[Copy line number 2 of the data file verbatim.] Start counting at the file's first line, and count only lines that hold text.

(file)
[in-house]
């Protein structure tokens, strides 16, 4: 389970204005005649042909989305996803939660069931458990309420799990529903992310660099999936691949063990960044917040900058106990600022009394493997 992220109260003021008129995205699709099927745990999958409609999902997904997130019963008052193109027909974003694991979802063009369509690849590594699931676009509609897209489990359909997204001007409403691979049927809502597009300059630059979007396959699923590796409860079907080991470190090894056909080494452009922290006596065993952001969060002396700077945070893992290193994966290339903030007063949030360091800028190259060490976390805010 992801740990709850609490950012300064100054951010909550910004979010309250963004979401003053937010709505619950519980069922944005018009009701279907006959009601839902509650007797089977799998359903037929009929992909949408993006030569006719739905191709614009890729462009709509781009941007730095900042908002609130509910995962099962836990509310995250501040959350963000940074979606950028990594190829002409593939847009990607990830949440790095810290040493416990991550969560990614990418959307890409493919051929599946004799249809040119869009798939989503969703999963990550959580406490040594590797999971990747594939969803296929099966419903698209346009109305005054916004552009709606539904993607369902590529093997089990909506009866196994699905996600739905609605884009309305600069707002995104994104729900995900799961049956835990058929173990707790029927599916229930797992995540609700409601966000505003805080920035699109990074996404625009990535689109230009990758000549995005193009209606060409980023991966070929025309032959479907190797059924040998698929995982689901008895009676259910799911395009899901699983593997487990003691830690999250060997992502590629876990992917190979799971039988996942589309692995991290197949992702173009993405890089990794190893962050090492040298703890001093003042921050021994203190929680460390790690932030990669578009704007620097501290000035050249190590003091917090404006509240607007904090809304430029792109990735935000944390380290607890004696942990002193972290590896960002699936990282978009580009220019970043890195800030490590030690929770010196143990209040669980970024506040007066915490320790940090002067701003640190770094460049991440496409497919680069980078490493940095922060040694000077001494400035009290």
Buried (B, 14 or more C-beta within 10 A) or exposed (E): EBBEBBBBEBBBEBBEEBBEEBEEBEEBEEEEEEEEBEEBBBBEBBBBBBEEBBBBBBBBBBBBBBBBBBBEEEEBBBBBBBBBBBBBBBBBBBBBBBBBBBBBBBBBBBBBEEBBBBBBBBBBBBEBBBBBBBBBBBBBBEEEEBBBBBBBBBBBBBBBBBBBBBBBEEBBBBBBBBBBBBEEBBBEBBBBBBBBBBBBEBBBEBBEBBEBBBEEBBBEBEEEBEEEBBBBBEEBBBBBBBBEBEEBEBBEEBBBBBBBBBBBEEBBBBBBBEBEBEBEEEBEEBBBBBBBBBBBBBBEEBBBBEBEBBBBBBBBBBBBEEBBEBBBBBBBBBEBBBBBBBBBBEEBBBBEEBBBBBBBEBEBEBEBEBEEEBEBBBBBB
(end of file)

């Protein structure tokens, strides 16, 4: 389970204005005649042909989305996803939660069931458990309420799990529903992310660099999936691949063990960044917040900058106990600022009394493997 992220109260003021008129995205699709099927745990999958409609999902997904997130019963008052193109027909974003694991979802063009369509690849590594699931676009509609897209489990359909997204001007409403691979049927809502597009300059630059979007396959699923590796409860079907080991470190090894056909080494452009922290006596065993952001969060002396700077945070893992290193994966290339903030007063949030360091800028190259060490976390805010 992801740990709850609490950012300064100054951010909550910004979010309250963004979401003053937010709505619950519980069922944005018009009701279907006959009601839902509650007797089977799998359903037929009929992909949408993006030569006719739905191709614009890729462009709509781009941007730095900042908002609130509910995962099962836990509310995250501040959350963000940074979606950028990594190829002409593939847009990607990830949440790095810290040493416990991550969560990614990418959307890409493919051929599946004799249809040119869009798939989503969703999963990550959580406490040594590797999971990747594939969803296929099966419903698209346009109305005054916004552009709606539904993607369902590529093997089990909506009866196994699905996600739905609605884009309305600069707002995104994104729900995900799961049956835990058929173990707790029927599916229930797992995540609700409601966000505003805080920035699109990074996404625009990535689109230009990758000549995005193009209606060409980023991966070929025309032959479907190797059924040998698929995982689901008895009676259910799911395009899901699983593997487990003691830690999250060997992502590629876990992917190979799971039988996942589309692995991290197949992702173009993405890089990794190893962050090492040298703890001093003042921050021994203190929680460390790690932030990669578009704007620097501290000035050249190590003091917090404006509240607007904090809304430029792109990735935000944390380290607890004696942990002193972290590896960002699936990282978009580009220019970043890195800030490590030690929770010196143990209040669980970024506040007066915490320790940090002067701003640190770094460049991440496409497919680069980078490493940095922060040694000077001494400035009290």